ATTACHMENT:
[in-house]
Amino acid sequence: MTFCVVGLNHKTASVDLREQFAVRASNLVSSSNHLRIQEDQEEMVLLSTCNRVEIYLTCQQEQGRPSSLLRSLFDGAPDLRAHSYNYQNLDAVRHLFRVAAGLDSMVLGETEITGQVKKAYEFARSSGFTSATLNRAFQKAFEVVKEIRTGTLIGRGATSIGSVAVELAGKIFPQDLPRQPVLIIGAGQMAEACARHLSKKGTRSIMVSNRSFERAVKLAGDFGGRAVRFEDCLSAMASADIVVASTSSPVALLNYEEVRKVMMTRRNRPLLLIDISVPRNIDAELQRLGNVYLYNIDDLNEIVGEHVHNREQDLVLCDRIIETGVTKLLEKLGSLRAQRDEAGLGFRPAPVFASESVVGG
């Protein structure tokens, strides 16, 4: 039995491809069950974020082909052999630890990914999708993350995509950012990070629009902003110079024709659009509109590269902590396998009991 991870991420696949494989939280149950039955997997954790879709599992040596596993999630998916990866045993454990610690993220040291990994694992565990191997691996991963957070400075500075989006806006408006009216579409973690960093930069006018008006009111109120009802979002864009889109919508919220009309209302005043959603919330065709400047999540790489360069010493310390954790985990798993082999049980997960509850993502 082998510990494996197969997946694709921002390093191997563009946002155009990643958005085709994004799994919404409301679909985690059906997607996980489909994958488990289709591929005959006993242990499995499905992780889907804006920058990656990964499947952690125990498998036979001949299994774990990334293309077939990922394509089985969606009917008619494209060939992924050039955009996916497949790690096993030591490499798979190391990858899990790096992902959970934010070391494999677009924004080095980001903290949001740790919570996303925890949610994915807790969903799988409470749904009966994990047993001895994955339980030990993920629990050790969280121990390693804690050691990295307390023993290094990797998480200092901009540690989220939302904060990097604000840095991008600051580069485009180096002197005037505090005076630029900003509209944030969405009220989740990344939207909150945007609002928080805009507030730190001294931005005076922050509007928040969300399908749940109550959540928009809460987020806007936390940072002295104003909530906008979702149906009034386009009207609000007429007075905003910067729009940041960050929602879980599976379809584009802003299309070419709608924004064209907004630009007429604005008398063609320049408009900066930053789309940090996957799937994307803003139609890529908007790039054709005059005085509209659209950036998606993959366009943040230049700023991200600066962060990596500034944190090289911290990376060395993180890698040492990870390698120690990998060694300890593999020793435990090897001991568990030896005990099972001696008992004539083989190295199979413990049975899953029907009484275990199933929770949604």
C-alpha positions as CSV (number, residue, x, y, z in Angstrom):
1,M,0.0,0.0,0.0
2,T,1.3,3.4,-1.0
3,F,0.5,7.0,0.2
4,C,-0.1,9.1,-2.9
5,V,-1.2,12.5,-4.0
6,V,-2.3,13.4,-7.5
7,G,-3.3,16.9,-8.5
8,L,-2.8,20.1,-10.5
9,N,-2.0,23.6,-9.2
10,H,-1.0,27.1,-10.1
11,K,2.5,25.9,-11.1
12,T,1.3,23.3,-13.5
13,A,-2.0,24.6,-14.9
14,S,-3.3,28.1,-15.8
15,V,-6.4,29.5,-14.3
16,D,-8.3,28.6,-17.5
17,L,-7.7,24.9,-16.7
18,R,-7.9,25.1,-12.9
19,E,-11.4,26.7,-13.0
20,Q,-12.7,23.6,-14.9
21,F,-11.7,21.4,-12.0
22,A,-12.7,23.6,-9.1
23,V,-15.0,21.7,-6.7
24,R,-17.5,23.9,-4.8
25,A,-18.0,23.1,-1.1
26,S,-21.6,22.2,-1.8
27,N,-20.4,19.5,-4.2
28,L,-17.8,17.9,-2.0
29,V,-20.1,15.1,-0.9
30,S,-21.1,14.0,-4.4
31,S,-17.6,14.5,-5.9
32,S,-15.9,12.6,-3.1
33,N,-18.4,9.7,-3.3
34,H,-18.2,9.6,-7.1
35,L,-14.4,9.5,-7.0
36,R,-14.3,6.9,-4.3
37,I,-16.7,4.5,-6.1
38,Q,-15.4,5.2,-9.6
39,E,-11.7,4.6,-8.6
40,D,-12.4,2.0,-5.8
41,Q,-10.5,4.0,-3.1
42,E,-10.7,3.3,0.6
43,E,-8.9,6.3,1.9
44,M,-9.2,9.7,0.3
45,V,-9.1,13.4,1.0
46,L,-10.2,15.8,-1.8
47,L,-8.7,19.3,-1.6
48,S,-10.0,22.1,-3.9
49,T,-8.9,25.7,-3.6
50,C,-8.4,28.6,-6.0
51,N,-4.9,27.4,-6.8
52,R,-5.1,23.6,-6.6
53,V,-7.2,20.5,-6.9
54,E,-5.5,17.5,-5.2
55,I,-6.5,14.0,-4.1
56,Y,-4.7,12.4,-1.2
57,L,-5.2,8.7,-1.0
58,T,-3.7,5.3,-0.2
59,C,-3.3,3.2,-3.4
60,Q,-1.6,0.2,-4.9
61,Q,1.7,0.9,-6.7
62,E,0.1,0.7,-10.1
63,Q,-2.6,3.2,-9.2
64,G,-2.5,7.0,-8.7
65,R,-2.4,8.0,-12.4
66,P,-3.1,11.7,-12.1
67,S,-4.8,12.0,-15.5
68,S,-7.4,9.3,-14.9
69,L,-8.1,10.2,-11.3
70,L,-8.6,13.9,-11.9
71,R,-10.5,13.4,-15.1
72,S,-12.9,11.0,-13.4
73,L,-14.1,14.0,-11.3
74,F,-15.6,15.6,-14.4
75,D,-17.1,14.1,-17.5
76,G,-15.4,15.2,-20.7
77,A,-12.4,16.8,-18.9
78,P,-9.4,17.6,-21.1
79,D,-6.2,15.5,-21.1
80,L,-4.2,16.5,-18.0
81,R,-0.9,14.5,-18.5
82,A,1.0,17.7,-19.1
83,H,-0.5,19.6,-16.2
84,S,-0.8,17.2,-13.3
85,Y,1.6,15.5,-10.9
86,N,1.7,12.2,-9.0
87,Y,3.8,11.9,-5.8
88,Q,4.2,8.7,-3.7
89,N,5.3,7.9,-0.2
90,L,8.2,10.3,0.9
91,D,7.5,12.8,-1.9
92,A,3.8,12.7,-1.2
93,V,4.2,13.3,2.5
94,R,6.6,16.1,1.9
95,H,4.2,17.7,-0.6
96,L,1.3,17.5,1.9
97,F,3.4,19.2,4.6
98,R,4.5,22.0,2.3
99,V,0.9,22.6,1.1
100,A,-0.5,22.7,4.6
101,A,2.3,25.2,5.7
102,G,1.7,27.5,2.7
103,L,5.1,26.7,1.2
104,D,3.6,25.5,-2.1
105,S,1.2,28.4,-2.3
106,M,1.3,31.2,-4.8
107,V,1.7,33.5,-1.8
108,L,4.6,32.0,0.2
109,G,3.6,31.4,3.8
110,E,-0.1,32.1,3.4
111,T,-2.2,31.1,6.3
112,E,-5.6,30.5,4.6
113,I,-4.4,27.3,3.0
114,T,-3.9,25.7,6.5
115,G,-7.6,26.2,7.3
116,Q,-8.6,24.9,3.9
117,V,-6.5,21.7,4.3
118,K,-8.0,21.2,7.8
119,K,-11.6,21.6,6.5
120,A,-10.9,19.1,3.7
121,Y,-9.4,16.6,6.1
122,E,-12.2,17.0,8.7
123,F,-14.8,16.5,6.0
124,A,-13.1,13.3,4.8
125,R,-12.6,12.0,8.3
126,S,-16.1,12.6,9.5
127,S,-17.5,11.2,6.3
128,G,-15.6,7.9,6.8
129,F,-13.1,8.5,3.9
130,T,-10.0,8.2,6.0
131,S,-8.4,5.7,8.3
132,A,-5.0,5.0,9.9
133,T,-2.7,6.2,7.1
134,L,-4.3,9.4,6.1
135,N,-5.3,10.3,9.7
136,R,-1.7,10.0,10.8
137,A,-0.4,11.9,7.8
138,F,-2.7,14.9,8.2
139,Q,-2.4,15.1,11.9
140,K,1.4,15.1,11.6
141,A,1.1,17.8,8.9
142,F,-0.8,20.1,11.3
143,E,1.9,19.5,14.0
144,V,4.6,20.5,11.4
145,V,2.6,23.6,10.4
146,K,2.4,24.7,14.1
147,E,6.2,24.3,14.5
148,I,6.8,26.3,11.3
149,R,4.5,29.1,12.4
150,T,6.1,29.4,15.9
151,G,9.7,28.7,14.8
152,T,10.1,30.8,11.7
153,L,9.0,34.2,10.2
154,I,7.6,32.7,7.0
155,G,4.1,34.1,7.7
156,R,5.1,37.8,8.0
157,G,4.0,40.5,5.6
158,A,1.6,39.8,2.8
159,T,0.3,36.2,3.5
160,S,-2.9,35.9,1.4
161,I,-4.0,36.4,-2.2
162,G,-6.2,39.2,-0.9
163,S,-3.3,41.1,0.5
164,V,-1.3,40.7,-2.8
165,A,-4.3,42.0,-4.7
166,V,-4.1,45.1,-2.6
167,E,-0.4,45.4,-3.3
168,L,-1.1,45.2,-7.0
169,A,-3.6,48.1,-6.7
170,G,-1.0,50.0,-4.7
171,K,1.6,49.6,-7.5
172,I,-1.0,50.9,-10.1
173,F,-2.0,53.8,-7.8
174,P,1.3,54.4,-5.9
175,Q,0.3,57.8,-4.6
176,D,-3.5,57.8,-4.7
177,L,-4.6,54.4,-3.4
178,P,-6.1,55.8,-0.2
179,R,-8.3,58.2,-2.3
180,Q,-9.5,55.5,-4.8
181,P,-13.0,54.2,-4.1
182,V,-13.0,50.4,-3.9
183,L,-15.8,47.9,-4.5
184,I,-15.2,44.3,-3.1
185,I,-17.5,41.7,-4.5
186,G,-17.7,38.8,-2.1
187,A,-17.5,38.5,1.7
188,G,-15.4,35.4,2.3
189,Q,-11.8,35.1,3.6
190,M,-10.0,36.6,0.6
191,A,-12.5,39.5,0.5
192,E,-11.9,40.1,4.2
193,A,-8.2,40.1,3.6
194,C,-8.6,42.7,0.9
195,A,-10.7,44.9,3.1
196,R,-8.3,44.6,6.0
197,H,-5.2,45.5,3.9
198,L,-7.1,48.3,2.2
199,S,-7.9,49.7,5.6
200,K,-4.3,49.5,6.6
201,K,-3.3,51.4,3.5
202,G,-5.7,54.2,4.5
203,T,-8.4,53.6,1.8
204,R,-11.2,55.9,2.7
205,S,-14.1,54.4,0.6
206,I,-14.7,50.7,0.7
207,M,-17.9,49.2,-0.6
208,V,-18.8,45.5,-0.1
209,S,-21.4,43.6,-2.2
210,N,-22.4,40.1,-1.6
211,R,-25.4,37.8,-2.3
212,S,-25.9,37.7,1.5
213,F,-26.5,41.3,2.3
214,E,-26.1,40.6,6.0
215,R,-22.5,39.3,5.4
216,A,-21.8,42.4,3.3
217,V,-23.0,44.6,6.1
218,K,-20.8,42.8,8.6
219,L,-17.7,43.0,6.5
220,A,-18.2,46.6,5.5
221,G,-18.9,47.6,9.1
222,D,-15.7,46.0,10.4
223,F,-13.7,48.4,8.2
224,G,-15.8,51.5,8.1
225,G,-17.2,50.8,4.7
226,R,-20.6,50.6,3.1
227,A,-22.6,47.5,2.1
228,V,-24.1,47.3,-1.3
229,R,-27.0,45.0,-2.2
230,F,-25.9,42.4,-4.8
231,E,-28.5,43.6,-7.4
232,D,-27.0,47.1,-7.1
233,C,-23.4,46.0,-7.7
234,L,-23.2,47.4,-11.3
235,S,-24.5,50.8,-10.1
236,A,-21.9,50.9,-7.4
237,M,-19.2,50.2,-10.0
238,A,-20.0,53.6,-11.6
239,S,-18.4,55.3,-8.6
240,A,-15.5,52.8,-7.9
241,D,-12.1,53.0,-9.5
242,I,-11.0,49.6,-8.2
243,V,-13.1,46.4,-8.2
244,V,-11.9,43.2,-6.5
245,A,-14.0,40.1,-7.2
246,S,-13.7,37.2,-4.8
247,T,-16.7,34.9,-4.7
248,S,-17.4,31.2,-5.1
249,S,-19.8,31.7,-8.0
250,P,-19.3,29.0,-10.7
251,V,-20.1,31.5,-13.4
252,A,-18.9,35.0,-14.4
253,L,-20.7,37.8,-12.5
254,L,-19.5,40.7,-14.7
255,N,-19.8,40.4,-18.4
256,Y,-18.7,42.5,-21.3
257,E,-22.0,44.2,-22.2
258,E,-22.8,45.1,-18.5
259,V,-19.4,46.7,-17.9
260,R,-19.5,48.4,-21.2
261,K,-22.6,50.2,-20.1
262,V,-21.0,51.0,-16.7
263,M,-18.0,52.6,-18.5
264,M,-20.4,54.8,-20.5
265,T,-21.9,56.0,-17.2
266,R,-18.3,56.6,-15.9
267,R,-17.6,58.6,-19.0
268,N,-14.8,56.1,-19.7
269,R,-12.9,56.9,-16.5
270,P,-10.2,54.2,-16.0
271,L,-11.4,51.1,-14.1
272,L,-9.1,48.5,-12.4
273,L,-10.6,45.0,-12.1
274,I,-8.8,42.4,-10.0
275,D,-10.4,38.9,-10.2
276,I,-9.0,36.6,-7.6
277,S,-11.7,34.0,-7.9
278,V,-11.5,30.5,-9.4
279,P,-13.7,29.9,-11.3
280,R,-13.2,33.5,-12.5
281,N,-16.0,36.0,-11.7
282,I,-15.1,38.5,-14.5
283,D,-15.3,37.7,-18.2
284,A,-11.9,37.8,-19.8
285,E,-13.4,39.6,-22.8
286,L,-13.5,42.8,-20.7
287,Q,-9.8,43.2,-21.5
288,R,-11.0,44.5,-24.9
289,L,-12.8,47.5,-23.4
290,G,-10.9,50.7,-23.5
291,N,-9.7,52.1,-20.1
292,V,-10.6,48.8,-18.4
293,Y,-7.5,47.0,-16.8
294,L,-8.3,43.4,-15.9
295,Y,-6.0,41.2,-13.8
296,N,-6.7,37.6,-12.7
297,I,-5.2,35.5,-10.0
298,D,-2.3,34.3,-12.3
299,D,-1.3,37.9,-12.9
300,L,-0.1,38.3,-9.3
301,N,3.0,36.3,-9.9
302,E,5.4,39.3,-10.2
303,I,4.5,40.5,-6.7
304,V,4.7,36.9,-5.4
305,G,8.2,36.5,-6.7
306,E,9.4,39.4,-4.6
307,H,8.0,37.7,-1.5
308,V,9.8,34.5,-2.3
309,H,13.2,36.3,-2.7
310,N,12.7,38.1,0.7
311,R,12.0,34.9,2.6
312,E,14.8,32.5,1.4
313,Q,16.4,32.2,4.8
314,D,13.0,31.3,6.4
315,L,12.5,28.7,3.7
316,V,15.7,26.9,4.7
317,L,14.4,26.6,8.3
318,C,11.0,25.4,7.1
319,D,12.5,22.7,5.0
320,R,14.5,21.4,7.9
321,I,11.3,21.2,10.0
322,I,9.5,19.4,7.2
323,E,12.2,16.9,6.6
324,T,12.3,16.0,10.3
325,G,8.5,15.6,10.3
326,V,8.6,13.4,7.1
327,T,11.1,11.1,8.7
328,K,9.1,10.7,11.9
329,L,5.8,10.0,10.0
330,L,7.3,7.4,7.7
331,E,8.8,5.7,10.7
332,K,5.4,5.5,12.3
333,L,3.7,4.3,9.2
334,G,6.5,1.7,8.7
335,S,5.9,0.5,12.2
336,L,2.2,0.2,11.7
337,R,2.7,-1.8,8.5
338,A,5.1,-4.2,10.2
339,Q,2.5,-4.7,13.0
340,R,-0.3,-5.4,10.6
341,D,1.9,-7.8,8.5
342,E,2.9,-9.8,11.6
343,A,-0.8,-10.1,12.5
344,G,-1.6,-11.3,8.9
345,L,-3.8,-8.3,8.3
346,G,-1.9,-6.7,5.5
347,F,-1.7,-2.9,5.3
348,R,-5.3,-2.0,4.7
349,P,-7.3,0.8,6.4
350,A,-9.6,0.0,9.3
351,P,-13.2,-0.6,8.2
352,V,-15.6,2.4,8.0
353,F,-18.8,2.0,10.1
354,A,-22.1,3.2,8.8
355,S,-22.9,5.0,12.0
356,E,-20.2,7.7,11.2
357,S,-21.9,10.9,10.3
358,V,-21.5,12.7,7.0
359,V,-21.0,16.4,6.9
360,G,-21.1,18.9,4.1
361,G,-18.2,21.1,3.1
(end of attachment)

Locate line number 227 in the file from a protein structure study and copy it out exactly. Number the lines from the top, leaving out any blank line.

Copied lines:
223,F,-13.7,48.4,8.2